By Bill Vernon


After the long, frozen winter, aware this might be my last springtime here, I walk outside and in the welcome, newly come warmth wish the cold and the snow were still present. That would give me the extra time I could use deciding about the Marines, whether to enlist. The end of high school’s approaching, the end of childhood, so do I have to leave home, too? Then a mourning dove lands on a high branch, which trembles as if it will break.

My attention shifts onto the bird, which becomes perfectly balanced and coos. I lean on his maple tree down by the roots, and the rough bark cushions my shoulder. The bird swivels its head and watches me as well. We stare at each other a while as wings flutter, and another, the mate I assume, settles down by the dove. All three of us remain as still as things grown out of the wood.

I look around us as if trying to notice what I ought to remember. There is the ground I’m standing on, the pale, dormant grass we haven’t mown since my father died two years ago. It lies matted like wild hair, rain-pounded, iced down and thawed many times. Our tree is almost bare today, but in the day’s final sunshine it glows, the leaf buds red on the stems. Uphill, out of the valley we’re in, puffs of smoke stream from neighborhood chimneys. Downhill from us, the little creek shimmers, cleaning its bed of limestone and gravel.

The beauty of it all seems to gather somewhere in back of my eyes, making me think that the hillside and the valley are pregnant. That the creek is washing her feet. That we are all waiting here at the breast of the earth.

Then farther off my family intrudes. The collie that’s been yelping for rabbits in brush-piles now rushes up and runs her golden white coat under my hand. She sits against me, trembling with joy, insisting we touch. While we lean on the tree, the doves’ feathers swell, and a breeze reaches us all, stroking our faces.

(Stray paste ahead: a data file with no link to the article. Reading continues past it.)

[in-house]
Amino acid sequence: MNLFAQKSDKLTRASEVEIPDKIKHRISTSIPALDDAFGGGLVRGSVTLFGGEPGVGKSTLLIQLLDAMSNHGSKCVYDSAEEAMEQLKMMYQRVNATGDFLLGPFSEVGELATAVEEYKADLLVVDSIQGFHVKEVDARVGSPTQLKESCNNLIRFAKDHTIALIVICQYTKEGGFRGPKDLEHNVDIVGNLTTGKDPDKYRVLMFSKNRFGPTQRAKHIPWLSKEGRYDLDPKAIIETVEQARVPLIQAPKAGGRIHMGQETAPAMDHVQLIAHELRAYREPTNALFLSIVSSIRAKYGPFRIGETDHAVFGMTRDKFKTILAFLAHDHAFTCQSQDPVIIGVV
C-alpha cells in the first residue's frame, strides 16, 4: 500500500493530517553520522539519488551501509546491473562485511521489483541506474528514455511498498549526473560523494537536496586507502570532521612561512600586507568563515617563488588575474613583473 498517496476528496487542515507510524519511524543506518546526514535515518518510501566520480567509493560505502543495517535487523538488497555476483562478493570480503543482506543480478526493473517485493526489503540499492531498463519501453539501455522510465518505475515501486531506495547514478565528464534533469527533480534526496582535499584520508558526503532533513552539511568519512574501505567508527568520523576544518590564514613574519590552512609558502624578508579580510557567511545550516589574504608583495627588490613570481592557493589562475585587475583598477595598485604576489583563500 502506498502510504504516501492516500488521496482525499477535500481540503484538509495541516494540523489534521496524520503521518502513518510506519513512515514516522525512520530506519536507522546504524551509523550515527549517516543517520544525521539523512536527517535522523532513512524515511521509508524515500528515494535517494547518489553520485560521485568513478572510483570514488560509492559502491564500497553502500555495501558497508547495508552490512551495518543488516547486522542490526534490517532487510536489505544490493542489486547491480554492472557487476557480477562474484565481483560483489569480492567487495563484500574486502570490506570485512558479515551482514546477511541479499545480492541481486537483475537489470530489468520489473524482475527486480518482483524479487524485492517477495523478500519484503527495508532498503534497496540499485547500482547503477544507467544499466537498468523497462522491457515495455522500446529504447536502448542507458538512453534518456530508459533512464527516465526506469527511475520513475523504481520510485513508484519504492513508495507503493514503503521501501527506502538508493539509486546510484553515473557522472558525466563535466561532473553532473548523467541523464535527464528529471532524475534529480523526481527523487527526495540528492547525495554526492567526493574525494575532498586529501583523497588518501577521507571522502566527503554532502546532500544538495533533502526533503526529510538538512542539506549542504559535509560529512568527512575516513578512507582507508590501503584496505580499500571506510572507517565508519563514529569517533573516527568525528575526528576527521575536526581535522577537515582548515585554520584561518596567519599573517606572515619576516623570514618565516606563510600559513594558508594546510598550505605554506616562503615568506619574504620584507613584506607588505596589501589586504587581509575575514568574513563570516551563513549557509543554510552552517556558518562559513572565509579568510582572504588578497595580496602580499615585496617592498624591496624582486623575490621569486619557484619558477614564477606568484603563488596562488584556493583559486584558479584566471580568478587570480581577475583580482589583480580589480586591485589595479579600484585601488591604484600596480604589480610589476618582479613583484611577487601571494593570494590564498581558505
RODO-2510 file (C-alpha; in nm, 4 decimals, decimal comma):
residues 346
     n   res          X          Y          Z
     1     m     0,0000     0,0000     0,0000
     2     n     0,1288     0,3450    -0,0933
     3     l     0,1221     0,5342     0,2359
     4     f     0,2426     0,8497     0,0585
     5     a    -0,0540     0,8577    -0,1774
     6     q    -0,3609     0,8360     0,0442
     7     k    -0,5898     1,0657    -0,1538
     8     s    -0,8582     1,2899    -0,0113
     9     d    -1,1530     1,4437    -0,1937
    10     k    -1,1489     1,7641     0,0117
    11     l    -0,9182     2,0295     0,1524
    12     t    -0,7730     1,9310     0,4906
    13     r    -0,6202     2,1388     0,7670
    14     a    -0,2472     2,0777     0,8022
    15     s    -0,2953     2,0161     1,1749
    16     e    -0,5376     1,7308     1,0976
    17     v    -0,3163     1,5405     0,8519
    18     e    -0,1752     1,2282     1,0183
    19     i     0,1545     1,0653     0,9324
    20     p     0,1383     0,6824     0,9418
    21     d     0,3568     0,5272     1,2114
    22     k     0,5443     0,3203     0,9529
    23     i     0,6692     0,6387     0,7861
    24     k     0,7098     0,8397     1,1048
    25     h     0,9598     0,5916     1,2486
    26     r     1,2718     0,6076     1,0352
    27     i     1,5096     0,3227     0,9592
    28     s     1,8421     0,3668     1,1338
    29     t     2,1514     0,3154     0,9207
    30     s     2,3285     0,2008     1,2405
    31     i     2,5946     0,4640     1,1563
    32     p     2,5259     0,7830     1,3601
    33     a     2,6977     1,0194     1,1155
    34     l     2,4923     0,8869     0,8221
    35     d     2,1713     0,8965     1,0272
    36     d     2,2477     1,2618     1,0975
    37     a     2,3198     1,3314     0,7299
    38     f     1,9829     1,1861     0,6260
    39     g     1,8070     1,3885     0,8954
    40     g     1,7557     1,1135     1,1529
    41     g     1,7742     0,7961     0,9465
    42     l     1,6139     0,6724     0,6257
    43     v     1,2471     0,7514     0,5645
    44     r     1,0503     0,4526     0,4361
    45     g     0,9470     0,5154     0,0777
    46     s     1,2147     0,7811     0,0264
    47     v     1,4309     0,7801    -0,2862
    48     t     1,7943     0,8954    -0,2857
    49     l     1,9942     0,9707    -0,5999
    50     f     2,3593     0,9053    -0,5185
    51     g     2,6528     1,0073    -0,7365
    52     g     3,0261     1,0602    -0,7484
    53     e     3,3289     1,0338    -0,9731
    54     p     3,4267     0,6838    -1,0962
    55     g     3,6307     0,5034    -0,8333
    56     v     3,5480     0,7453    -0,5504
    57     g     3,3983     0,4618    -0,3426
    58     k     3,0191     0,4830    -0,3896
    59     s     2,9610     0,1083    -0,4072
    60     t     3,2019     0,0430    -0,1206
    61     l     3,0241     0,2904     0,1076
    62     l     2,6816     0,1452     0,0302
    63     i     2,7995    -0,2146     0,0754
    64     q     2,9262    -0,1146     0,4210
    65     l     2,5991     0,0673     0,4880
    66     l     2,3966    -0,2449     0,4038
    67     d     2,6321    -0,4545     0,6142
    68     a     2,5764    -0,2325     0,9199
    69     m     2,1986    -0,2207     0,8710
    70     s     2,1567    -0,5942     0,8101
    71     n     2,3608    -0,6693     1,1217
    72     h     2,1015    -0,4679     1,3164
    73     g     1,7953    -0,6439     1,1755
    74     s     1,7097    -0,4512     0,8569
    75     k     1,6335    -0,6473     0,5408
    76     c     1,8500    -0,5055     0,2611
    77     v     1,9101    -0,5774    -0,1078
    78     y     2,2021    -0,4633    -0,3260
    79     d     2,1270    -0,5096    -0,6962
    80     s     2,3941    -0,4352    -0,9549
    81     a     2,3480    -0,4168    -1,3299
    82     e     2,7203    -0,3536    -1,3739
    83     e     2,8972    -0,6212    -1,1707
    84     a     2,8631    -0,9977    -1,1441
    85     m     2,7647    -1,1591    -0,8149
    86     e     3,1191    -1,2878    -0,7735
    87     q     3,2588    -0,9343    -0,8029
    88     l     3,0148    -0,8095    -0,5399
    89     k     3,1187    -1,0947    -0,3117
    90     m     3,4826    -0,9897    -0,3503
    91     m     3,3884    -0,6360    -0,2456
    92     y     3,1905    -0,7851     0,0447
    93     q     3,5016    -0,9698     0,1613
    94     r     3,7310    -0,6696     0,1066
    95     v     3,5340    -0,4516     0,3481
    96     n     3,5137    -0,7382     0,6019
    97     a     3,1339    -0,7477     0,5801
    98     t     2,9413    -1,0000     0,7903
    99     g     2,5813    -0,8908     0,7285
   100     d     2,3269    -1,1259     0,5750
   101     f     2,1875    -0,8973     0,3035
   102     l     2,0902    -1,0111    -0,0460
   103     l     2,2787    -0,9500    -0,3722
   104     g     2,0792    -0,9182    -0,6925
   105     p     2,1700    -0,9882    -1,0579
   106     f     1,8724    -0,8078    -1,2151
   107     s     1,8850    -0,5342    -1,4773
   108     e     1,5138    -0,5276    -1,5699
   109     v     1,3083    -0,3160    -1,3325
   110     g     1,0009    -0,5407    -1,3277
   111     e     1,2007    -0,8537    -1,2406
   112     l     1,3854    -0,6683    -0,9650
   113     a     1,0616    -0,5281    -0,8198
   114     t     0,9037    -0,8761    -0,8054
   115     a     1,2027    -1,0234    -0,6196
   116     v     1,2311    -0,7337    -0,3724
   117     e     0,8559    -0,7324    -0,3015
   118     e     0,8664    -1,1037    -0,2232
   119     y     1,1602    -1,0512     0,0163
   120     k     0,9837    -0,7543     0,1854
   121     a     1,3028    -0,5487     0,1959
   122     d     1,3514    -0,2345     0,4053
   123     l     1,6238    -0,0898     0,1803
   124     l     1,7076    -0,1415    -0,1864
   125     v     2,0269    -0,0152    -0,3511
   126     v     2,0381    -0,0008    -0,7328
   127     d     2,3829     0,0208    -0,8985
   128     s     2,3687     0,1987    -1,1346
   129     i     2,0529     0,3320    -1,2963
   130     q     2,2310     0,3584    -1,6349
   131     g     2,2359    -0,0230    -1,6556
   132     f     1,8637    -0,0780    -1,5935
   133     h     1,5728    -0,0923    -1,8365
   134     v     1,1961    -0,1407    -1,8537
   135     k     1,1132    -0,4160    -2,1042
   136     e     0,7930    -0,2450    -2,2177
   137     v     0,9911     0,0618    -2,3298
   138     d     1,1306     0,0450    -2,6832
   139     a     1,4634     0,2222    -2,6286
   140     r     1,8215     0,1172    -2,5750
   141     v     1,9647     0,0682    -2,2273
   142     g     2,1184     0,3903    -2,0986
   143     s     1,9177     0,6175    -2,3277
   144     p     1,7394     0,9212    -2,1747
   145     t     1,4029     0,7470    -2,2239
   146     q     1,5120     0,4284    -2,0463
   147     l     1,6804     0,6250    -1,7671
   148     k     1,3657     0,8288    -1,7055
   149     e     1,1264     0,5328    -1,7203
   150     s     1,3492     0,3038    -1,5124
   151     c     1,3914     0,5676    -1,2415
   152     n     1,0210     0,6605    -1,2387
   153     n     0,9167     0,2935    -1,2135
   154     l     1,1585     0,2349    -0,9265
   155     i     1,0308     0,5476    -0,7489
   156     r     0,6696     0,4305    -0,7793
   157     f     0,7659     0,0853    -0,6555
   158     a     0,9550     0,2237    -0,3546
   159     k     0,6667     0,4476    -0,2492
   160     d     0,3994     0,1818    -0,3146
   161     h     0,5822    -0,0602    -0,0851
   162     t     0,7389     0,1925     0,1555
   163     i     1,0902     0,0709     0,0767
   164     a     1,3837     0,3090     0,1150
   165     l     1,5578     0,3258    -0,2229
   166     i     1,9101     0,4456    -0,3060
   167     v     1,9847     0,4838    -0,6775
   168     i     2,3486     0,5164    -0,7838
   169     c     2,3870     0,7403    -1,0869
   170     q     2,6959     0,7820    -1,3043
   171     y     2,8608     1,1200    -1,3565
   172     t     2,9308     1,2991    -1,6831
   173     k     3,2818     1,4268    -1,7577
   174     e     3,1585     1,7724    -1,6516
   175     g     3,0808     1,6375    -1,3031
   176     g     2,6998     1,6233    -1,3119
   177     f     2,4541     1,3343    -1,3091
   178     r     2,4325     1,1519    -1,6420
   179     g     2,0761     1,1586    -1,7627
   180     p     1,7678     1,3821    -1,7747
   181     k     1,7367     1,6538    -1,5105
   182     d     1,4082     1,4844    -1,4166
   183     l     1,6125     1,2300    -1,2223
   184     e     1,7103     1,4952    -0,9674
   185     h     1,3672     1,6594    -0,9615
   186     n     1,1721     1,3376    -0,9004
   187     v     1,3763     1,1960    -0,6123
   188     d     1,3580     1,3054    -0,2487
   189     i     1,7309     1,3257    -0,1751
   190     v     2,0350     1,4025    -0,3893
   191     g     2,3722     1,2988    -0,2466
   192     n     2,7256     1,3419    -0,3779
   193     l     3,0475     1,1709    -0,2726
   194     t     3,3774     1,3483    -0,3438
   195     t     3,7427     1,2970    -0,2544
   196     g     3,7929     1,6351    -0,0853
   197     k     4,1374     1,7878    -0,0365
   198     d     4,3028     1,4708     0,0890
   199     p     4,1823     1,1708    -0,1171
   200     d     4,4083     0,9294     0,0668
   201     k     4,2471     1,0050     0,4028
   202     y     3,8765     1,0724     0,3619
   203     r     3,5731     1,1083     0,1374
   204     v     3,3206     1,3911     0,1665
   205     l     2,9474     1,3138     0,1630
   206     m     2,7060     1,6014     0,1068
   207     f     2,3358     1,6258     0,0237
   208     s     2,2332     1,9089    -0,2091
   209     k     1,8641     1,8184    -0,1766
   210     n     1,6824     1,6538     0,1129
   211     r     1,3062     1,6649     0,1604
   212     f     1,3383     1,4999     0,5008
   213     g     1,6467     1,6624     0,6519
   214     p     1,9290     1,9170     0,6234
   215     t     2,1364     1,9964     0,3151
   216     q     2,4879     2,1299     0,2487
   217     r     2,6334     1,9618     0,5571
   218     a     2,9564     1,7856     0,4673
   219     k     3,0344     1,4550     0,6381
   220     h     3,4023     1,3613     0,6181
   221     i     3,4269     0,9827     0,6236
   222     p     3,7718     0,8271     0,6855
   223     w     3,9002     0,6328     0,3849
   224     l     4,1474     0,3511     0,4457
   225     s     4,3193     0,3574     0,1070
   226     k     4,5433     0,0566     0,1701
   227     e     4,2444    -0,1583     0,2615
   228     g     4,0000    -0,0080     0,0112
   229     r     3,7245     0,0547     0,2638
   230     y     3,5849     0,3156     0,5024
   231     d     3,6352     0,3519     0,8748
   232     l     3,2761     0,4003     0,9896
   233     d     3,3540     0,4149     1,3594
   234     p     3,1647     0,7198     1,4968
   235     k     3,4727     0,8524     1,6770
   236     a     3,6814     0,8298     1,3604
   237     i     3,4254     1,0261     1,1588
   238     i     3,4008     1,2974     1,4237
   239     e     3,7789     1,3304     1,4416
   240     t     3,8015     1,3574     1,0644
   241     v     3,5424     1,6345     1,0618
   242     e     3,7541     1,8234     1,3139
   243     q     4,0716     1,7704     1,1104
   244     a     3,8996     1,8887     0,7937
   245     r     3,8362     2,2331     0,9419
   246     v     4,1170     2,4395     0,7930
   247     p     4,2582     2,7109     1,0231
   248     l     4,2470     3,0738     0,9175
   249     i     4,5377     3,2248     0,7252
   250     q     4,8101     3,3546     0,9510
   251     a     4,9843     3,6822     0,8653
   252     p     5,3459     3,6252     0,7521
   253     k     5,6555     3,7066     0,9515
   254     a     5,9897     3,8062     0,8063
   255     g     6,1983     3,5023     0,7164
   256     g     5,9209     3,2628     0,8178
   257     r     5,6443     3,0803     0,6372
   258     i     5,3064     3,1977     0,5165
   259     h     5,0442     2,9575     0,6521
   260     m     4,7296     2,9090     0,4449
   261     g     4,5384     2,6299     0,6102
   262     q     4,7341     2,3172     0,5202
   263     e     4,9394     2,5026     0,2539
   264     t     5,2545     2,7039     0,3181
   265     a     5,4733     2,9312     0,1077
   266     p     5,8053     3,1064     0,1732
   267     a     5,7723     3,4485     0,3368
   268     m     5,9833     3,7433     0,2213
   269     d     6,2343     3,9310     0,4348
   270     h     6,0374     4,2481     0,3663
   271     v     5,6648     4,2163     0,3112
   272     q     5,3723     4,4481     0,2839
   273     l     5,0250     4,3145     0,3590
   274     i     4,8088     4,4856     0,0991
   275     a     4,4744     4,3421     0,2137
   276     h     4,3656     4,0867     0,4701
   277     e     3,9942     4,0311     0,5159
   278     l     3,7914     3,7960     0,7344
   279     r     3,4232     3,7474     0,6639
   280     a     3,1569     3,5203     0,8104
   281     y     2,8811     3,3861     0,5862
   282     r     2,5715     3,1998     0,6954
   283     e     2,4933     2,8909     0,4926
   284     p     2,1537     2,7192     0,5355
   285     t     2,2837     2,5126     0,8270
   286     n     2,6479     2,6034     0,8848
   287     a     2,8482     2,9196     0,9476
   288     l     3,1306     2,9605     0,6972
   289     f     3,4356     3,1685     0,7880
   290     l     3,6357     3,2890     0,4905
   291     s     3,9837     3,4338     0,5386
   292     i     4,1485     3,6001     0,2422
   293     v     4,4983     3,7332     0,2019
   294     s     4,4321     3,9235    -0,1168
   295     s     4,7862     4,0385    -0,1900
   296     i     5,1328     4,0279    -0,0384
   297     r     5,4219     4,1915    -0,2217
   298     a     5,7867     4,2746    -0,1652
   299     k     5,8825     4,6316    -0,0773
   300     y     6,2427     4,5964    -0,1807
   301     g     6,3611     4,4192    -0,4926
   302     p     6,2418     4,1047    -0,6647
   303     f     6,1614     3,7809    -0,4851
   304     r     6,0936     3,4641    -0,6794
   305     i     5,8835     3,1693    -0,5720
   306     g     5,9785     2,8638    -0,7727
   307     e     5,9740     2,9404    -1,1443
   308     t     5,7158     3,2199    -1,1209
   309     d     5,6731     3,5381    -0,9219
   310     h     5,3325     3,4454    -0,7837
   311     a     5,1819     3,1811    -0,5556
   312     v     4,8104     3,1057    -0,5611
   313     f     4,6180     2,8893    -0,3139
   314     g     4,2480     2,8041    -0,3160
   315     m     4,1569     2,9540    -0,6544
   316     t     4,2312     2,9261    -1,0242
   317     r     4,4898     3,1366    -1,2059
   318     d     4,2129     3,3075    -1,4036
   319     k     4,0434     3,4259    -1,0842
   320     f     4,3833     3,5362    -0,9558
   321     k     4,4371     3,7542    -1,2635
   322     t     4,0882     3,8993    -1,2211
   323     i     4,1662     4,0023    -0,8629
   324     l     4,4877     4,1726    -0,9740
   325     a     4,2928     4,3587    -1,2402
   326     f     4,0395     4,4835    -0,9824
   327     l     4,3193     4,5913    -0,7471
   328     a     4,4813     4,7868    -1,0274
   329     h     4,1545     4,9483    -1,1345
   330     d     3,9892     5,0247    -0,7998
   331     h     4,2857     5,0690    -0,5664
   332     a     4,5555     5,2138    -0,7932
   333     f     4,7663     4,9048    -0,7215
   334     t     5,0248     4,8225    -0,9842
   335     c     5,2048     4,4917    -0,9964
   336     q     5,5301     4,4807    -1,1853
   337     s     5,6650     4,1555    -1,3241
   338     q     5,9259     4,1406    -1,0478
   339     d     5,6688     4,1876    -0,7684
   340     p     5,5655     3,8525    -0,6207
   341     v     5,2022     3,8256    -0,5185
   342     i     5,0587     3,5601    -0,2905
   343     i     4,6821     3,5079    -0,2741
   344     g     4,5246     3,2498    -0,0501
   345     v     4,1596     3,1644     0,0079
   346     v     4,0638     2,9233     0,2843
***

In the distance a door in the house slams and the dog races that way. She’s so excited seeing her playmate, she leaps all around him. For a few seconds the child’s arms support the dog’s paws. Then they’re both running to me.

That house over there is our home. It holds my family, the valley holds our house, the sky and the earth are holding us all.

When Tommy arrives with the dog, I finger my lips, “Shh,” and point the boy’s eyes at my doves. Several minutes together we all stare at our birds. Then the boy’s warm fingers close on mine and pull. Softly he says, “Supper time. Mom wants you to come in and wash up.”

Hand-in-hand we walk home, the dog at our side. We are halfway there when I hear piano chords drifting through the closed basement windows. My father is at the piano in my mind, playing one of the Disney songs he liked, “Zip-a-Dee-Doo-Dah.” I can see myself sitting on the bench beside him, singing along.

Dad is no more in our den, what we call our rec room, than I am. As usual, my mother is in the kitchen preparing our dinner, having already set the dining room table. The aroma of food will be rich. The doves will still be cooing behind us. The boy’s heart is leading me on. And I will be calling the Marine Corps recruiter tomorrow.


Bill Vernon served in the United States Marine Corps, studied English literature, then taught it. Writing is his therapy, along with exercising outdoors and doing international folkdances. His poems, stories and nonfiction have appeared in a variety of magazines and anthologies, and Five Star Mysteries published his novel OLD TOWN in 2005.

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